Andy started designing websites in 1998. He founded Clearleft with Richard Rutter and Jeremy Keith in 2005 and now sets the company direction, cultivating relationships with clients and promoting the work we do at Clearleft.
Andy began his career at Message, a small design studio in Brighton. Here Andy honed his skills as a visual designer and front-end developer. It was during this time that Andy was a major contributor to the pioneering Web Standards movement, culminating in his best selling book, CSS Mastery.
At Clearleft, Andy’s experience and understanding of what makes a successful digital project finds him providing advice and strategic consultancy to clients, as well as planning and troubleshooting projects with the Clearleft team.
Andy was named as one of Wired UK’s top 100 digital power brokers.
Mentoring and evangelism
Andy spends a significant proportion of his time promoting the design industry at conferences and in the wider media. He is an advisor for .net magazine and a invited judge for past BIMA and .net awards. He is an organiser of the Brighton Digital Festival as well as the originator of Clearleft’s popular design conferences, dConstruct and UX London.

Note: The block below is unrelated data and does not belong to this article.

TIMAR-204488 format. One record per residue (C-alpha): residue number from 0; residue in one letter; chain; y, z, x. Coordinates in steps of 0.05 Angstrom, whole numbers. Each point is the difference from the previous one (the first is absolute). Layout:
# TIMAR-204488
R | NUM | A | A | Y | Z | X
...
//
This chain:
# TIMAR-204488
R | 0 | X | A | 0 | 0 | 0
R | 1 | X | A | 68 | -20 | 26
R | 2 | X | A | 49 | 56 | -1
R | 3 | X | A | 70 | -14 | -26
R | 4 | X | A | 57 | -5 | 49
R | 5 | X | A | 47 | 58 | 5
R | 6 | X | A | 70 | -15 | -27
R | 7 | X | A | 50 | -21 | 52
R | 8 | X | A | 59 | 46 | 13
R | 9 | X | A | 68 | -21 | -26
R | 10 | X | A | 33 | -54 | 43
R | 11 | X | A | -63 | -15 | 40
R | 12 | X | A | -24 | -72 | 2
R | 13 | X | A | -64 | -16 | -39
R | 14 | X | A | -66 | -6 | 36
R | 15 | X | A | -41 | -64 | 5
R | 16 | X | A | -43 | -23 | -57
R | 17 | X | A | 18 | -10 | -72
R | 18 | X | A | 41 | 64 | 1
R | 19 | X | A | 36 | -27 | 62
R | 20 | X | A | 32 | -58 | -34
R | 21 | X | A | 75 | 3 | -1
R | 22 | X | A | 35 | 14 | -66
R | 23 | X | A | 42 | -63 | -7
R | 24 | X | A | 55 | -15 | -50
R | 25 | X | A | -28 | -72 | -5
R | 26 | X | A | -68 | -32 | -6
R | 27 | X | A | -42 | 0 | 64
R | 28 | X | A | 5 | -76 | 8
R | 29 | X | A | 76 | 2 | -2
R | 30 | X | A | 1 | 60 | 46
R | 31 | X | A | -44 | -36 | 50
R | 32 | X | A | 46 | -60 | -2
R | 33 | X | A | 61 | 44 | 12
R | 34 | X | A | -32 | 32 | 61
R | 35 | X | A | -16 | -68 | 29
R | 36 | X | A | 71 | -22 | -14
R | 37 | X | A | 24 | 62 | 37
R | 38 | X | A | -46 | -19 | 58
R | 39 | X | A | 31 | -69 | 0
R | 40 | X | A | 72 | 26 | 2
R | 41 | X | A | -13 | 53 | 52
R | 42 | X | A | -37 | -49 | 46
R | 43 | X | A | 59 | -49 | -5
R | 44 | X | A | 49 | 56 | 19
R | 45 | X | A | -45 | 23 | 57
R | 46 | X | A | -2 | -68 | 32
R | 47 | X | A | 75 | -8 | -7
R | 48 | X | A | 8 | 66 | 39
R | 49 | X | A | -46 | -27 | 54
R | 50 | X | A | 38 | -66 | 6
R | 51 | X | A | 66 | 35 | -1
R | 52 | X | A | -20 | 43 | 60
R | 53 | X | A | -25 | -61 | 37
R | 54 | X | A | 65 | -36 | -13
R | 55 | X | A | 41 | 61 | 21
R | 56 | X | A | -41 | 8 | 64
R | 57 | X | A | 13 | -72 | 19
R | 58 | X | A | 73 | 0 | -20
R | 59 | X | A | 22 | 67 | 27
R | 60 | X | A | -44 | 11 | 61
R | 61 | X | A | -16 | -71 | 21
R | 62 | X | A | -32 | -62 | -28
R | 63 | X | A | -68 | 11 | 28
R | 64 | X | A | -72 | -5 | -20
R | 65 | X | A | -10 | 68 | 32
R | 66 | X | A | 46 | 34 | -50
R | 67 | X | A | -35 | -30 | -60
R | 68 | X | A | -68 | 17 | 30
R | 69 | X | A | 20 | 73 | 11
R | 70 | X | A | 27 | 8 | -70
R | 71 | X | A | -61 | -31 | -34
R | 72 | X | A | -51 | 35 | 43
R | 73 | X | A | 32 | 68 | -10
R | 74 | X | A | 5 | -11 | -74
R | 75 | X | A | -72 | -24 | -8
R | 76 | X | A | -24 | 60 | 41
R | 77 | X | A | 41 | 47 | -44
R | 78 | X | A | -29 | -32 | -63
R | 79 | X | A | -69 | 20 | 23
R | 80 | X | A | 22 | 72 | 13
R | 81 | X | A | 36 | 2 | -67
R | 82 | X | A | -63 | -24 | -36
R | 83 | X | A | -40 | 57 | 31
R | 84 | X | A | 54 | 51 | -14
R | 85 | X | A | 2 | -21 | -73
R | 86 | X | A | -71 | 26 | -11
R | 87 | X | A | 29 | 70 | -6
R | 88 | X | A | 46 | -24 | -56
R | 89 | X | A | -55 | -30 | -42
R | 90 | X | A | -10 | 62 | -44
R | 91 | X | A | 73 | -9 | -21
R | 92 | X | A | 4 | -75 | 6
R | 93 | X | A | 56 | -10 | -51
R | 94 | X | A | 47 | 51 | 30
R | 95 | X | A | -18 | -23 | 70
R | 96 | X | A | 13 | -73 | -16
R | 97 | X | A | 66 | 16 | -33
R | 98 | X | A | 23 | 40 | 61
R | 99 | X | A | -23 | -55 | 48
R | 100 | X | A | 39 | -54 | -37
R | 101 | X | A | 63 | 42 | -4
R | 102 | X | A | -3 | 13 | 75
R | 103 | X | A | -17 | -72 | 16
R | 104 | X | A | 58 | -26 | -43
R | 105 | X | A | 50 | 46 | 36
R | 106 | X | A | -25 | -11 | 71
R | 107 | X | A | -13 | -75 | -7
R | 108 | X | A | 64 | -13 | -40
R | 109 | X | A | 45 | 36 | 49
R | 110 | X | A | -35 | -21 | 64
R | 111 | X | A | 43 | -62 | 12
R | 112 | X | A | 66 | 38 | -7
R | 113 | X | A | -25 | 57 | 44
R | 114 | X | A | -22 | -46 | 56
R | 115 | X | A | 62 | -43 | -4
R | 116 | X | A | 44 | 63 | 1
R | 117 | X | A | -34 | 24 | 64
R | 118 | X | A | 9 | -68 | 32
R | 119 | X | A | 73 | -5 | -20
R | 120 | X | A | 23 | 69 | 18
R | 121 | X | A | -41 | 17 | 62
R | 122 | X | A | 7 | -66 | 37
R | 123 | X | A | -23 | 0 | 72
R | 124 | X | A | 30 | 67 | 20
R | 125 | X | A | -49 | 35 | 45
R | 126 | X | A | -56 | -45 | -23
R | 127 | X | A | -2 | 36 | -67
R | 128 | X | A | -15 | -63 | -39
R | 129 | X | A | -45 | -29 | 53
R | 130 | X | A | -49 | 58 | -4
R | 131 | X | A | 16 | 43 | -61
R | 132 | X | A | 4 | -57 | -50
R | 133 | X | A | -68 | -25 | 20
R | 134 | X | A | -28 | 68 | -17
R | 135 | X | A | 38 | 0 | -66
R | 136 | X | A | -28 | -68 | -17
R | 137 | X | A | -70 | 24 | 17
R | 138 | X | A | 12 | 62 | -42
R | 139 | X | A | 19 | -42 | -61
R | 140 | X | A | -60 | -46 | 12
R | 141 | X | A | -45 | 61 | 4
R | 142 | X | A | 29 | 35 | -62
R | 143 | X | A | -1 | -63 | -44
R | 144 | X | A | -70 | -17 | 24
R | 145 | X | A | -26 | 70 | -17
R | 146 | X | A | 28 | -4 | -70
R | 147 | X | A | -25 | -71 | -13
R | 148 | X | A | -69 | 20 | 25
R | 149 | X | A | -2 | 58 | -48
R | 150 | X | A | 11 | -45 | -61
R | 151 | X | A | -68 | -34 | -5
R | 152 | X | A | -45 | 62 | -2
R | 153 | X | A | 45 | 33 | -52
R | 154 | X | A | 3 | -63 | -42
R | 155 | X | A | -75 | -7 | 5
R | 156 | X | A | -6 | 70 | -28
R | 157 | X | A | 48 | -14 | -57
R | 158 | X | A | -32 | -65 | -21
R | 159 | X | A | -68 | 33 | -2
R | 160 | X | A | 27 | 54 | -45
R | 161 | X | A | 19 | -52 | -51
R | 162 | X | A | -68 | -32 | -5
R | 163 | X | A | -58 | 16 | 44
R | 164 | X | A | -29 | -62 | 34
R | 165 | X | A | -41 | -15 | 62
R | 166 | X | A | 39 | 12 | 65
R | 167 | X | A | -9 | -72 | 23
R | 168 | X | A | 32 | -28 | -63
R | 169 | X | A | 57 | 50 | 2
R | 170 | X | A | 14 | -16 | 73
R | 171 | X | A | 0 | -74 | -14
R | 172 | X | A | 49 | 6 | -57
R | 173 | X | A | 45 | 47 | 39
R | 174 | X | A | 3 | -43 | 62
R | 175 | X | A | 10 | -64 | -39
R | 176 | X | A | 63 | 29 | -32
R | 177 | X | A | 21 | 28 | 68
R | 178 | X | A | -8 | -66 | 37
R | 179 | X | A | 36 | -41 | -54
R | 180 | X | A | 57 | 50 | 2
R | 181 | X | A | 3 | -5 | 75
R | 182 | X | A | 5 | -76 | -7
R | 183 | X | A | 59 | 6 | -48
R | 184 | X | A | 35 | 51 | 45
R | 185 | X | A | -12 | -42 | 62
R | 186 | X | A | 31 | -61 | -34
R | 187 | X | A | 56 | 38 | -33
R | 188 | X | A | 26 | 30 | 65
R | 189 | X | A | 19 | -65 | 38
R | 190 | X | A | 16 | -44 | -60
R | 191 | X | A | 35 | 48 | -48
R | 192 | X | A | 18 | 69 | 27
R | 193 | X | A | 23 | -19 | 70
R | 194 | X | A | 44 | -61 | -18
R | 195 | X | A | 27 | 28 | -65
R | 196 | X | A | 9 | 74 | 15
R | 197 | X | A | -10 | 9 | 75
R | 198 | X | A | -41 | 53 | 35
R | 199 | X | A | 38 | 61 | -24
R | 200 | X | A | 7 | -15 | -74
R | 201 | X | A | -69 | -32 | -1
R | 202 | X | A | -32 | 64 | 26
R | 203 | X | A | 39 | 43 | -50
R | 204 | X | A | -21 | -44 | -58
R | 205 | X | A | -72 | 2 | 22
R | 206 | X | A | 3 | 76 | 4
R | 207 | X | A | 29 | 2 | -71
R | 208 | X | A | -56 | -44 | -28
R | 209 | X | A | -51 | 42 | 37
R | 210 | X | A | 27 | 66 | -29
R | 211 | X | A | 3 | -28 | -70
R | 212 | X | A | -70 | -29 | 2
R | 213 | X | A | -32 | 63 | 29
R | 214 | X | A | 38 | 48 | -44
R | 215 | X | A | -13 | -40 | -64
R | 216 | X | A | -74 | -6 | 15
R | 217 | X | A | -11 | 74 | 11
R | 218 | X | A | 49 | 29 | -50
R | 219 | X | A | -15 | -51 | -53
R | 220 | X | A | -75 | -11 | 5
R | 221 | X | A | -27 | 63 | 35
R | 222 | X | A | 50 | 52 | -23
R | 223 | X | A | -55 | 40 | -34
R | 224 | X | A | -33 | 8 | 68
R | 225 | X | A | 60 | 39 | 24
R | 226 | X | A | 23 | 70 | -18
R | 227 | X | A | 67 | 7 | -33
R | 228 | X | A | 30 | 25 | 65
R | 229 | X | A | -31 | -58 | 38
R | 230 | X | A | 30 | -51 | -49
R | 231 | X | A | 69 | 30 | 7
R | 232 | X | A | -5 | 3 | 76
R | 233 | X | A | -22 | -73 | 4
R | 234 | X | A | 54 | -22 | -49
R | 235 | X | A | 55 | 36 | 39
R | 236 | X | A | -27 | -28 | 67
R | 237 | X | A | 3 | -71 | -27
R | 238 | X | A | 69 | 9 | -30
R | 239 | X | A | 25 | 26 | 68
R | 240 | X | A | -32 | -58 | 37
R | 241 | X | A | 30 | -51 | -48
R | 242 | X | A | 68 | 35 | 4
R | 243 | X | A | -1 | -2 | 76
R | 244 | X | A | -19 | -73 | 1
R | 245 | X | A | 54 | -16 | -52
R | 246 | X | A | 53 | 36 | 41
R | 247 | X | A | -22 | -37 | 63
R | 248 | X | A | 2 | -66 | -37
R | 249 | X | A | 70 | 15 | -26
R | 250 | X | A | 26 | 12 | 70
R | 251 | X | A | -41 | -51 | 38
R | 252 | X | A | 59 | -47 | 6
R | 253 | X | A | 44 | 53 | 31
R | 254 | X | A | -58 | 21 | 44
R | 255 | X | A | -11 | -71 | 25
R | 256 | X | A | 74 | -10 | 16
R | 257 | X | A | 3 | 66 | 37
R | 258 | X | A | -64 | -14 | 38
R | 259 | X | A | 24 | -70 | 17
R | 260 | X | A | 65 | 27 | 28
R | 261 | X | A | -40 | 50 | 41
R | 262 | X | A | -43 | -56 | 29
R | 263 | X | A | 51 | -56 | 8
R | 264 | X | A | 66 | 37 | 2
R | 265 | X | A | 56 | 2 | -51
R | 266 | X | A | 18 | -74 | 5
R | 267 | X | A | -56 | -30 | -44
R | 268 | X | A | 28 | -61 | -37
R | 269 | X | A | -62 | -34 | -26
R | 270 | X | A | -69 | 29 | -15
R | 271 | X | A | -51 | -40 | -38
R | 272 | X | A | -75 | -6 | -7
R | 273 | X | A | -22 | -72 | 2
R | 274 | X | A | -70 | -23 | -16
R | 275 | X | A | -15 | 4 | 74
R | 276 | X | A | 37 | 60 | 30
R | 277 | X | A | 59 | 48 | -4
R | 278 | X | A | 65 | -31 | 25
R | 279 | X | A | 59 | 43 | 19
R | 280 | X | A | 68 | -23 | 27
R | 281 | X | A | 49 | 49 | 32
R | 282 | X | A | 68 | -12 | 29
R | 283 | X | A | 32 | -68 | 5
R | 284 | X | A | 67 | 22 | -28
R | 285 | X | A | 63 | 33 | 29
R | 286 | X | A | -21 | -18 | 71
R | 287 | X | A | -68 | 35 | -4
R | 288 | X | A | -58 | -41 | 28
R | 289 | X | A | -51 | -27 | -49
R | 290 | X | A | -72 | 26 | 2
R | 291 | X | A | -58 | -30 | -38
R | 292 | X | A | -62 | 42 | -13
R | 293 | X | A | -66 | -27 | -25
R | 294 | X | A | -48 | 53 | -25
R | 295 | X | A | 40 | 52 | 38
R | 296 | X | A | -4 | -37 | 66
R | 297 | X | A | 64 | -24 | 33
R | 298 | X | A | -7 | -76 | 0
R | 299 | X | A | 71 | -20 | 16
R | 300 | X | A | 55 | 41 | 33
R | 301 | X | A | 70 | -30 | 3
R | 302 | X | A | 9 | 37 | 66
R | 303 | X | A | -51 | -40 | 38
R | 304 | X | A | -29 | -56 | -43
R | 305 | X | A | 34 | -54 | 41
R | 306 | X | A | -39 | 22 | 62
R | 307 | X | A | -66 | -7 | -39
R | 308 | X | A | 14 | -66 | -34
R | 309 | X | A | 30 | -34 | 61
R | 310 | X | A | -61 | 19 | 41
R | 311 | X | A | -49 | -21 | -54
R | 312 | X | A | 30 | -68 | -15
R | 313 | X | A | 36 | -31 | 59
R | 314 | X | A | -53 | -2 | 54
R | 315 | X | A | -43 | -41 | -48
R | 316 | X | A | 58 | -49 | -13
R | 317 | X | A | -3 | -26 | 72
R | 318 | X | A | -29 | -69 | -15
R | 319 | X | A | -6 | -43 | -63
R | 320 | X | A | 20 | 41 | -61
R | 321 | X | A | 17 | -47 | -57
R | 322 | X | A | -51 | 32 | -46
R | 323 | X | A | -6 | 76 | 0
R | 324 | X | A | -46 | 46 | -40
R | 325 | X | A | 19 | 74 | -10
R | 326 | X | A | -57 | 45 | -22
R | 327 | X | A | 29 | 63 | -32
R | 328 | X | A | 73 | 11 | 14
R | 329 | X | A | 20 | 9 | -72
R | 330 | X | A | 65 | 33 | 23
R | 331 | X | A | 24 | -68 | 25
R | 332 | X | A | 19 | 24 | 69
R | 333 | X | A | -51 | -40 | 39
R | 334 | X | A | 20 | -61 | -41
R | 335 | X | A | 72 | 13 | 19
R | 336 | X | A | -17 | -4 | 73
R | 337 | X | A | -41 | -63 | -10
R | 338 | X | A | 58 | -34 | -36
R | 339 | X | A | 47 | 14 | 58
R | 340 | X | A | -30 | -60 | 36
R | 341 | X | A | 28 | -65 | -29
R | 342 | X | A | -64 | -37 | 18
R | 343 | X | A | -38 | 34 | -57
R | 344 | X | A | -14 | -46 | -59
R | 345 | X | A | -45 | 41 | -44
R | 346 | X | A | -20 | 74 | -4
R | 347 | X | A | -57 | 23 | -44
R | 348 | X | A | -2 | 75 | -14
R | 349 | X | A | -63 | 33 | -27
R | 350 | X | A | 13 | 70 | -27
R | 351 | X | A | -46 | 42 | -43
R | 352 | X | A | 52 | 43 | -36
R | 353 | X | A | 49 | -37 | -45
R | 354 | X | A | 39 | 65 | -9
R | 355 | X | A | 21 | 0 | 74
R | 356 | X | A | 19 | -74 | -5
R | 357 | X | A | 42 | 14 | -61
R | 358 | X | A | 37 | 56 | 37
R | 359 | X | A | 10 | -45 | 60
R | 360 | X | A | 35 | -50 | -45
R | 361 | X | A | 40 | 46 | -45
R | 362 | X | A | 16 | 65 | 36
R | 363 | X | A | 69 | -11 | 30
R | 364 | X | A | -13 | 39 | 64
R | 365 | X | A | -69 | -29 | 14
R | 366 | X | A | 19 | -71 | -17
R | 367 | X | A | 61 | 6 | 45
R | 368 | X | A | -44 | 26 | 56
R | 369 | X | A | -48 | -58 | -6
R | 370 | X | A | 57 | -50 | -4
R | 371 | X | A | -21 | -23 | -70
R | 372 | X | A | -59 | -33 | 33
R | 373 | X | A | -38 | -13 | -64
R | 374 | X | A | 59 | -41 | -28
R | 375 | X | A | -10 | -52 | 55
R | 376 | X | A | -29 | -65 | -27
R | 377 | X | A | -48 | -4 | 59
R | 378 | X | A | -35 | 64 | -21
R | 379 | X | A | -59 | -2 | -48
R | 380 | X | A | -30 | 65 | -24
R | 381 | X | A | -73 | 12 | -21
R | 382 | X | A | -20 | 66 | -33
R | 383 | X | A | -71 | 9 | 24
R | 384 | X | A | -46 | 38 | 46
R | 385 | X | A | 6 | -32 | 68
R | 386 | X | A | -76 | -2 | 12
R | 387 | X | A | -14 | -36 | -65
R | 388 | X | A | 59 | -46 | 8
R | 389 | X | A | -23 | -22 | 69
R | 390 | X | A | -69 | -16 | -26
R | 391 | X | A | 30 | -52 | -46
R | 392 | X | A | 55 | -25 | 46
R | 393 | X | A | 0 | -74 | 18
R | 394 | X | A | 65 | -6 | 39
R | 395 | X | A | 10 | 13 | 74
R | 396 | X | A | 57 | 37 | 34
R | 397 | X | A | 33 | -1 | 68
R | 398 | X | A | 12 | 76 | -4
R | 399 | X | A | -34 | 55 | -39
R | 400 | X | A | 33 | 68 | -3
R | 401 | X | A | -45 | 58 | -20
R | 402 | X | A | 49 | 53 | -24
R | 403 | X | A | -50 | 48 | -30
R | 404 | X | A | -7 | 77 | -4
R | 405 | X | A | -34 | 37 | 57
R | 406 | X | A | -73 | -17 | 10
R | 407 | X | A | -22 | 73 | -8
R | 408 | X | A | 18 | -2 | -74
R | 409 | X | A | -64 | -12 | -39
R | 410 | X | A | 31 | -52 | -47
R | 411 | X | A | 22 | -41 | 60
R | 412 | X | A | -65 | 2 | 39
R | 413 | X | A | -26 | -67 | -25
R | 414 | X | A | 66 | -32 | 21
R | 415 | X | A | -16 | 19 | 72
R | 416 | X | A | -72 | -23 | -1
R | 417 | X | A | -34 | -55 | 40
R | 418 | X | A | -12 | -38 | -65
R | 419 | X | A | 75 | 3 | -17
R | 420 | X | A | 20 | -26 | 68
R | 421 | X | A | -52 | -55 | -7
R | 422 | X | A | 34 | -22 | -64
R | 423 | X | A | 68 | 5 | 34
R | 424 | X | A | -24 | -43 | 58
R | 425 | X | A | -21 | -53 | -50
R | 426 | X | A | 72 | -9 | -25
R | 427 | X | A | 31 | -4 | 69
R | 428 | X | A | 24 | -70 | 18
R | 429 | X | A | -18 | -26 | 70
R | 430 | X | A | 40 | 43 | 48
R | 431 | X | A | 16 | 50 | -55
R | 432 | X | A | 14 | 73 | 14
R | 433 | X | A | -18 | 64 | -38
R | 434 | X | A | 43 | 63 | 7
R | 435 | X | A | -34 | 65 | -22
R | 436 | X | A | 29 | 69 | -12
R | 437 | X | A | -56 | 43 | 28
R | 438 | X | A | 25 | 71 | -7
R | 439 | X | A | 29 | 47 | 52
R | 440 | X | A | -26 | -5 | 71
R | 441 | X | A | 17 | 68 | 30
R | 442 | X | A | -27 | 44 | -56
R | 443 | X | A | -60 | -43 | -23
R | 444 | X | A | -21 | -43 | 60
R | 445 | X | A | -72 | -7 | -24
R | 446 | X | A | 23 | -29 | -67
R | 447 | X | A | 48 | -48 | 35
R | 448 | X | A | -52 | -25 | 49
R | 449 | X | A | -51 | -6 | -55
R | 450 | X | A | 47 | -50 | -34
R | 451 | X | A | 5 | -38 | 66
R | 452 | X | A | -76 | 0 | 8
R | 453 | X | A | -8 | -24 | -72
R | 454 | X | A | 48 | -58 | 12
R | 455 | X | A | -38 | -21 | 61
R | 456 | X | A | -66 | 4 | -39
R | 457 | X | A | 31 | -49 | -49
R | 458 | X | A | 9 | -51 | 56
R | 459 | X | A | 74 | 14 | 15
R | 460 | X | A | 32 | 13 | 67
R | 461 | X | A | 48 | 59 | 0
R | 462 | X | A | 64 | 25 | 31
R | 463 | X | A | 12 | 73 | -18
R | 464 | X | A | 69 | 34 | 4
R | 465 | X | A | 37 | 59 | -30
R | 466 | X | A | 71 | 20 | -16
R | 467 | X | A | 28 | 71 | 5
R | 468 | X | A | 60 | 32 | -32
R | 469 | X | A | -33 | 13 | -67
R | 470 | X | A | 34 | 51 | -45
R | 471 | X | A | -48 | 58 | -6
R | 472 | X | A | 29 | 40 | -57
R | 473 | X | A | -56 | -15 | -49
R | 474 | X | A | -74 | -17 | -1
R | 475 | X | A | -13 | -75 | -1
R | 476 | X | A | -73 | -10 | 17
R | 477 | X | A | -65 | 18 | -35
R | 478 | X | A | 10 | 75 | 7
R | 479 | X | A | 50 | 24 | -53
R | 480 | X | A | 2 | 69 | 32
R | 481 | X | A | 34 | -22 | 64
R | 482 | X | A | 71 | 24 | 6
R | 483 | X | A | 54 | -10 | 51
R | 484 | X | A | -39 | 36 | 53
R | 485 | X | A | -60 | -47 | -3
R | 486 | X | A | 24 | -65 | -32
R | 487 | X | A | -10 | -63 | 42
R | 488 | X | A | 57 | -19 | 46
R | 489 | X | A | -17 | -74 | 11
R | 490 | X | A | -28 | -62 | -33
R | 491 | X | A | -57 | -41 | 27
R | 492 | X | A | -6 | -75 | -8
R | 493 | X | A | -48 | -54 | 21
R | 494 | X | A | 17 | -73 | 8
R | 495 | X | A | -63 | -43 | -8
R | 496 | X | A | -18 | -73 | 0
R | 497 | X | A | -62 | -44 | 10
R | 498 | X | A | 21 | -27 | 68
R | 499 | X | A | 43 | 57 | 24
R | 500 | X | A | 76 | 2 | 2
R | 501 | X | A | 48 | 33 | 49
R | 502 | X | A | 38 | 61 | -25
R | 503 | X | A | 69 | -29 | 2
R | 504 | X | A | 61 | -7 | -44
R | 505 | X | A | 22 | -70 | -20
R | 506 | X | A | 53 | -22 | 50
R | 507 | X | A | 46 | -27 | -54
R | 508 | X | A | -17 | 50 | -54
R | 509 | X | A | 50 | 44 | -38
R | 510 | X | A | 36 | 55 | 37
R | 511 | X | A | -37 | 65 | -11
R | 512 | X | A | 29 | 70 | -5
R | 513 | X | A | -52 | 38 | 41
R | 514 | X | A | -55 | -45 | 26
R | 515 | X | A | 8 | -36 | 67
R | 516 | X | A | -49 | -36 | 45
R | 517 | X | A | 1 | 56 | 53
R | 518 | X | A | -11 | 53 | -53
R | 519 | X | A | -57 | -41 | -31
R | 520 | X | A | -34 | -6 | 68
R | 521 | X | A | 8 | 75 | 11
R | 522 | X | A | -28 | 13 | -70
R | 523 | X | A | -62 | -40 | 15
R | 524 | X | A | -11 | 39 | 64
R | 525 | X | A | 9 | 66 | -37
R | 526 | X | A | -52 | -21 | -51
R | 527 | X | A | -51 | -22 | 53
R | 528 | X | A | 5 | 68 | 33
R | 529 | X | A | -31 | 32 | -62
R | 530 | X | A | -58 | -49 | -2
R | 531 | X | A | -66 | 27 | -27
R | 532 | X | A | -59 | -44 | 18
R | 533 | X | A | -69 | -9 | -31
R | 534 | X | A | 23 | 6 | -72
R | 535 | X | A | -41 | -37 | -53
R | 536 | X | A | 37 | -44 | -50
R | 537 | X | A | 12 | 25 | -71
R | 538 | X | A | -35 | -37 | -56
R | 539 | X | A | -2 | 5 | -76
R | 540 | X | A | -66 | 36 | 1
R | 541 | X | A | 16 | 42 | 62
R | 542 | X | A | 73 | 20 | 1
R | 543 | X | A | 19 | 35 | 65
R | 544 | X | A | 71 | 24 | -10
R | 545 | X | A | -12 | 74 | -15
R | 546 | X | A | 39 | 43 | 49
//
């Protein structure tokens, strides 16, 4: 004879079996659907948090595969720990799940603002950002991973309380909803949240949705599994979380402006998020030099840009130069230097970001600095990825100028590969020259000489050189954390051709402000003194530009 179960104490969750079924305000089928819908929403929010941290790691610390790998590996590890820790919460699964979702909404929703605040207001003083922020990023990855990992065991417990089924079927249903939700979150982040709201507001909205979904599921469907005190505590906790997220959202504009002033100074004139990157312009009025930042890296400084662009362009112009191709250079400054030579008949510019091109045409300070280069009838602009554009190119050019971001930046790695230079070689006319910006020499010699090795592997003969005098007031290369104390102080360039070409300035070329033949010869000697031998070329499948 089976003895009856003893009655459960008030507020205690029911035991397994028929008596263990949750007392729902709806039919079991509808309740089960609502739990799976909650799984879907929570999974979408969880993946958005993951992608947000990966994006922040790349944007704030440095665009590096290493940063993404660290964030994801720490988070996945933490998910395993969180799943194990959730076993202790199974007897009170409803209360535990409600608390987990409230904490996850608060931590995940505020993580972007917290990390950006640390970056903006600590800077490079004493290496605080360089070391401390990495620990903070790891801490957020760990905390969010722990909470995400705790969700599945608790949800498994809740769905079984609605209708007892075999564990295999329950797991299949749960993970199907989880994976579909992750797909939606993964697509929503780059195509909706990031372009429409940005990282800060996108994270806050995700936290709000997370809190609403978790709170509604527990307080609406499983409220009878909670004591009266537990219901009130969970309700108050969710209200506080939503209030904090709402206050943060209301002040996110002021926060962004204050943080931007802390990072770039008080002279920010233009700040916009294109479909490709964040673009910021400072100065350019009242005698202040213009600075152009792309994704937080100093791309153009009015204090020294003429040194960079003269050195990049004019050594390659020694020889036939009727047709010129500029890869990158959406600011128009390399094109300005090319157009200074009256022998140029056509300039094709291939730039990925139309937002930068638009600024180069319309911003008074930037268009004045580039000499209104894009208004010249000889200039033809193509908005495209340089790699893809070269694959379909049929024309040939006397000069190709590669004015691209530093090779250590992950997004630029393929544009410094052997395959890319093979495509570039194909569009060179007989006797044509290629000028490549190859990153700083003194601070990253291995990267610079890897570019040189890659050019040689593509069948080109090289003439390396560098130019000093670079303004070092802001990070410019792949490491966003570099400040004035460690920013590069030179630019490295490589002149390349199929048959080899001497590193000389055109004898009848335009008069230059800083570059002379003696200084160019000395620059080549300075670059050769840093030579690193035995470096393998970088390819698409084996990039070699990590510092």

Andy donates his time as a mentor at events including Seedcamp. He was a guest lecturer at New York’s School of Visual Arts, and is a mentor at London’s School of Communication Arts, helping young web designers find their way in the business.
Andy has spoken at numerous conferences including An Event Apart, South by Southwest, UX Australia and Inspire.
Away from the office
Andy loves to travel and gets away five or six times a year, usually combining business with pleasure around the world. He used to teach diving and recently returned from a trip to Sipadan-Mabul. Hand-in-hand with travel goes a love of cooking – if you need a good vegetarian recipe, you need look no further.
Andy is a big film fan, one of the main reasons for Clearleft’s monthly movie nights. Despite his love of movies, Andy’s favourite film is Freejack.
The Death of the Agency Has Been Greatly Exaggerated 13th Mar 2015
If I lived and worked in San Fransisco, the current “death of the agency” debate may have slightly more poignancy than it does in the UK. San Francisco and the wider Silicon Valley is undoubtedly living through a huge tech bubble, and has been for some time. The slew of new tech businesses quickly hoovered up the local talent, before starting to ship them in from around the country and the rest of the world. This includes dozens of Brits I know who have left these shores for a better life in California.